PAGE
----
This phenomenon isn't new. Ever since the '50s, when the entertainment industry started to flourish, women looked up to actresses, models, beauty pageant contestants and their looks became the "goals" every woman wanted to achieve. Multiple studies recorded the decreasing weight of influential women and, at the same time, the increasing weight of American and Canadian women, thus creating a big discrepancy between the ideal beauty standards and the reality most women were facing. The media played a big part in the advertisement of unreal body standards for women, as magazines, television shows, and any other entertainment sources were promoting diet foods and products claiming to be miracle-workers that would help women become their dream selves in no more than a few weeks. In comparison to men's magazines, women's contained 10.5% more diet-centered advertisements.

Many argue that this way, the media has constantly played a significant role in ensuring the patriarchy doesn’t stop flourishing any time soon, as maintaining beauty standards alive disempowers women and guarantees that society continues to look down on them and their many “imperfections”. Additionally, the media plays an even bigger part in securing the multi-billion dollar beauty industry. The more women feel insecure and unhappy about their body image, the more they feel the need to buy what is advertised as "magical" solutions to all their beauty-related problems: and so, the beauty industry continues to profit off their insecurities for as long as it can.

Cyberbullying is also a very important factor when it comes to the way social media affects girls' mental health. Studies show that girls are three times more likely to be victims of cyberbullying. Not only that, but it is even far more likely that girls bully each other. The reasons behind that aren't specified, yet other studies show that bullying tends to happen when the aggressor is facing their own confidence issues, which creates a vicious cycle that only proves the fact that girls should be empowered from a young age, rather than torn down and pitied against each other. Other reasons for bullying are the need to feel in power, and social prejudice, which all circle back to the lack of empowerment young women receive.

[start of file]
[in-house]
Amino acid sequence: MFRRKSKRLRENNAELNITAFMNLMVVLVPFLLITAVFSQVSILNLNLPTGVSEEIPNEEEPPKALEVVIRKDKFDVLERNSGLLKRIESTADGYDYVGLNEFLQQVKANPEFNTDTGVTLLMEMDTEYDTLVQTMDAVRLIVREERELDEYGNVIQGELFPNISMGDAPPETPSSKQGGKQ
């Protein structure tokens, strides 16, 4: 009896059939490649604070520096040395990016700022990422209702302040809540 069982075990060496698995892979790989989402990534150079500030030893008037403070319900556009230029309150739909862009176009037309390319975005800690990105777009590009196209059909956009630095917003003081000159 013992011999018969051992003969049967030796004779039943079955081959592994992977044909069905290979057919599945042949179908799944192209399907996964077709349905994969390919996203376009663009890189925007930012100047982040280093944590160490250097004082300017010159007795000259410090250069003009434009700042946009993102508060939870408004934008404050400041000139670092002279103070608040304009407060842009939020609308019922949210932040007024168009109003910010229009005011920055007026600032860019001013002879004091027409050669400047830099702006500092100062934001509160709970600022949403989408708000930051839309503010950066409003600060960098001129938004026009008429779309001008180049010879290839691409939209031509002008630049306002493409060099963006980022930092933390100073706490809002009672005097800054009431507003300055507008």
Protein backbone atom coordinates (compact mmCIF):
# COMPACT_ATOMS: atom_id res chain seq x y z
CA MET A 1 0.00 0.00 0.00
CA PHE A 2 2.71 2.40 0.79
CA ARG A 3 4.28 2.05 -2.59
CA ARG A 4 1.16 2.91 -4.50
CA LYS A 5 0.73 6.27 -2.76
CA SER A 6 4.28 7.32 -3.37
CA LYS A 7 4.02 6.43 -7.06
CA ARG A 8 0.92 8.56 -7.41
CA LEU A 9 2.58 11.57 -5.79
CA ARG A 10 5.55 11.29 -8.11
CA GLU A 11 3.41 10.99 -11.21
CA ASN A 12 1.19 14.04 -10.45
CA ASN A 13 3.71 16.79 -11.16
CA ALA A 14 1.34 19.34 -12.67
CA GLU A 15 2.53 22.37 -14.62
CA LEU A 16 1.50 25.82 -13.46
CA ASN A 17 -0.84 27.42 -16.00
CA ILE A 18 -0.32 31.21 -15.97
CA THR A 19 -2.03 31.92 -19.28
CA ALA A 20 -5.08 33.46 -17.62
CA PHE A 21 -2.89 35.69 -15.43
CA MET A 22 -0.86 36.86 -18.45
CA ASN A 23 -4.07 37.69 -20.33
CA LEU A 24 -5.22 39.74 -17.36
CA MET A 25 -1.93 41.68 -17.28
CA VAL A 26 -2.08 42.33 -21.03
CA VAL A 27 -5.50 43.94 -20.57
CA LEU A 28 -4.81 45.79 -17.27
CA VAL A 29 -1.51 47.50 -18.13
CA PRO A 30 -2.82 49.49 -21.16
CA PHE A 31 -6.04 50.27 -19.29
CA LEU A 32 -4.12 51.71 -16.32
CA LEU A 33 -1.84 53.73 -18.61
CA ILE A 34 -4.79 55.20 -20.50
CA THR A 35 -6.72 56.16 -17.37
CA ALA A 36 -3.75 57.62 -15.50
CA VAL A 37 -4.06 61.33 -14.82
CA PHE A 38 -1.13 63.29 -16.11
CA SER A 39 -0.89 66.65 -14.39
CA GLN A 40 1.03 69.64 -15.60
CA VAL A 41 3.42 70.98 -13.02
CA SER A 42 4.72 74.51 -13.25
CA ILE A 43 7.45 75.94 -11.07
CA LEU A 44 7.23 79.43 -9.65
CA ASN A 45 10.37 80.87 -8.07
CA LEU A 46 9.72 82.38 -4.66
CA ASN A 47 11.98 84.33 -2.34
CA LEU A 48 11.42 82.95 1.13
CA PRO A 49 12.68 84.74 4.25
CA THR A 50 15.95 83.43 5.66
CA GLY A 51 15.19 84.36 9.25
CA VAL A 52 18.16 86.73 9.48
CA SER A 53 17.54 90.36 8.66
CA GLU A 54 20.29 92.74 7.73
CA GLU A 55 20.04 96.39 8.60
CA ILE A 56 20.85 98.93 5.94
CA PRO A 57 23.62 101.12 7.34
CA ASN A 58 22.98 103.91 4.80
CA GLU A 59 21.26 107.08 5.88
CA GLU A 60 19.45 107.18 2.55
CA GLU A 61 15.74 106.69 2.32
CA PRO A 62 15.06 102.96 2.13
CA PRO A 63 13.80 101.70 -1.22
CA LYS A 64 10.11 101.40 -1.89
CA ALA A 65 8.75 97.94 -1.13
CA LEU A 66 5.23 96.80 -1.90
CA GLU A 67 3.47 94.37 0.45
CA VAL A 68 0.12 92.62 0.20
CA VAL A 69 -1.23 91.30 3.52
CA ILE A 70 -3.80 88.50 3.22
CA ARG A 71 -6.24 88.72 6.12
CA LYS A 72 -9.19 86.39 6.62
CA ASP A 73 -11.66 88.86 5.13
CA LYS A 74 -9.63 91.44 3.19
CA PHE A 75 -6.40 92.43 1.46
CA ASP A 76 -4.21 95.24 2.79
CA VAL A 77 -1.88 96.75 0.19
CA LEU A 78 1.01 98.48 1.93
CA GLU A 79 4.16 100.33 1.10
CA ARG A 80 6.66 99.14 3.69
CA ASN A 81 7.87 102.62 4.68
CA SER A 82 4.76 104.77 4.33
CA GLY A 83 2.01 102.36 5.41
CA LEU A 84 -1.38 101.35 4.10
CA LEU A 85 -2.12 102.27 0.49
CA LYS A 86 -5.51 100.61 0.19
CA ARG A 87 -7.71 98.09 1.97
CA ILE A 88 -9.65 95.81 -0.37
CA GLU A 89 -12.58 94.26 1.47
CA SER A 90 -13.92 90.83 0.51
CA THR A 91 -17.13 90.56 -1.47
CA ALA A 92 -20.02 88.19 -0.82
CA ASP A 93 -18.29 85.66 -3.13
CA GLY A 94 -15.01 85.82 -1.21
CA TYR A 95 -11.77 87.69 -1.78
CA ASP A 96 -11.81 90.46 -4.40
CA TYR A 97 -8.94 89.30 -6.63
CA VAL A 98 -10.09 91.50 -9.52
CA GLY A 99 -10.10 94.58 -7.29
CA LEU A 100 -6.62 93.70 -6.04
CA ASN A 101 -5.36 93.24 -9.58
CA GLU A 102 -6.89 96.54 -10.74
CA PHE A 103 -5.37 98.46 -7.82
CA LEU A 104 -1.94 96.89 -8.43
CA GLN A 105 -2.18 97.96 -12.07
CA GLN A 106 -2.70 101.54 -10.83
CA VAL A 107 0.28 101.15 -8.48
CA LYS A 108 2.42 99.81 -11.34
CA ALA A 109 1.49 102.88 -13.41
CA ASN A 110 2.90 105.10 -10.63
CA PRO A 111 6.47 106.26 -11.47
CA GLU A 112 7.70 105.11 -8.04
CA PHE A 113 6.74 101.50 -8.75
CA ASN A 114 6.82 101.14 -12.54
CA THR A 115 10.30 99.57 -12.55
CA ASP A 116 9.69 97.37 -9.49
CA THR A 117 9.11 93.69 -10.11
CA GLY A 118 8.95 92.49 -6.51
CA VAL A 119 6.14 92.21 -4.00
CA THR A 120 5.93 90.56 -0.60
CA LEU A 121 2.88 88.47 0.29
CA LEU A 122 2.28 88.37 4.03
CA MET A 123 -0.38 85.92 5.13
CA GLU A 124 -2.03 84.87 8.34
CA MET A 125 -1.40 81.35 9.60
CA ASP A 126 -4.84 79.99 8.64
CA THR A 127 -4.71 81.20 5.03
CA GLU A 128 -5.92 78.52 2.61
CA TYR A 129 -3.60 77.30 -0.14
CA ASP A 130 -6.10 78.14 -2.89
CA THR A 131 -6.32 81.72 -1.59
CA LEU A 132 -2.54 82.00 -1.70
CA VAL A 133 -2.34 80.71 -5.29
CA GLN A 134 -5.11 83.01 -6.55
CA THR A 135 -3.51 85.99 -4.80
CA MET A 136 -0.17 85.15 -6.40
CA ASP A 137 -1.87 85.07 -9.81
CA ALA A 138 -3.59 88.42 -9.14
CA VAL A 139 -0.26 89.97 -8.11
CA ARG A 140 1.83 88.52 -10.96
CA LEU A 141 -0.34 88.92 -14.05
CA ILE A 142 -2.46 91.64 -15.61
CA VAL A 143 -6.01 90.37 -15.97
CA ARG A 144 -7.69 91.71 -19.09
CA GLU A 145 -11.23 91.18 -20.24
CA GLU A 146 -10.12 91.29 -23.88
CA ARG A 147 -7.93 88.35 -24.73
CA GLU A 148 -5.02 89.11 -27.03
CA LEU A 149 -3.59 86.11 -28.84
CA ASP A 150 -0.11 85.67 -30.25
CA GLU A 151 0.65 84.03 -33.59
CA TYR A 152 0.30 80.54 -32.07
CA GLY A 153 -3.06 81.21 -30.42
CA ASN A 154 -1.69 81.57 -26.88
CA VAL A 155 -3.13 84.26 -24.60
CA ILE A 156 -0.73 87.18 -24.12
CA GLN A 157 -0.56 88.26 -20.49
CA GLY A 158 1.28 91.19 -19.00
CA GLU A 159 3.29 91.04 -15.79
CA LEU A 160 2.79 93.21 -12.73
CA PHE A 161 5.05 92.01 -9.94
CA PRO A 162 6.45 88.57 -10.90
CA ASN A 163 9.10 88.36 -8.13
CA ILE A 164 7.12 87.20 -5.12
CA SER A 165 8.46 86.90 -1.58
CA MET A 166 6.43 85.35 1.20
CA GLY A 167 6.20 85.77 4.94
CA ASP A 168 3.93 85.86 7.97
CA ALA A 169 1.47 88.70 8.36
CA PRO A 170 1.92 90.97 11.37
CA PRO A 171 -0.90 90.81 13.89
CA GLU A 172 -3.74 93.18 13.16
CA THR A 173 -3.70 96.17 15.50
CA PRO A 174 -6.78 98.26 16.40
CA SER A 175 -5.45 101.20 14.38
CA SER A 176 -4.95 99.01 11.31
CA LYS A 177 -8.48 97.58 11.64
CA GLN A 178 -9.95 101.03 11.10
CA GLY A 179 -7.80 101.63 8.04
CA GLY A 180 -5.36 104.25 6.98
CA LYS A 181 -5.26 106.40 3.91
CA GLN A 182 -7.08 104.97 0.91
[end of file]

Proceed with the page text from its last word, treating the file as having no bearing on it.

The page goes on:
Now let's talk about the way women are portrayed in movies and TV shows. Many of the female characters in movies tend to always be categorized into stereotypes, such as the overly sexual, very skinny girl who is mostly portrayed as stupid and shallow, the family-oriented religious conservative who only takes care of the children and cooks for her husband, or the helpless girl who needs a man to save her, often known as The Cinderella Complex. While arguably more and more movies feature a strong female lead, there are still way too many that show women as secondary characters, not important to the plot and mostly just the romantic interest. That leads young girls everywhere to believe that a woman's life is centered around anyone but her and that her only job is to find her stereotype and not stray too far away from it, thus constantly minimizing their sense of self-worth.

While the media holds an important place in today's society and clearly also has many perks, like the fact that it gives many people a platform to educate themselves and others, we still have to fight against the beauty standards it imposes on us. We are taking steps towards a more accepting future, but we still have quite the long way to go. Once we will be able to stop caring so much about beauty and looks, and we start empowering girls from a young age, maybe self-love, compassion, and confidence will become a normal occurrence rather than a goal we all strive to achieve.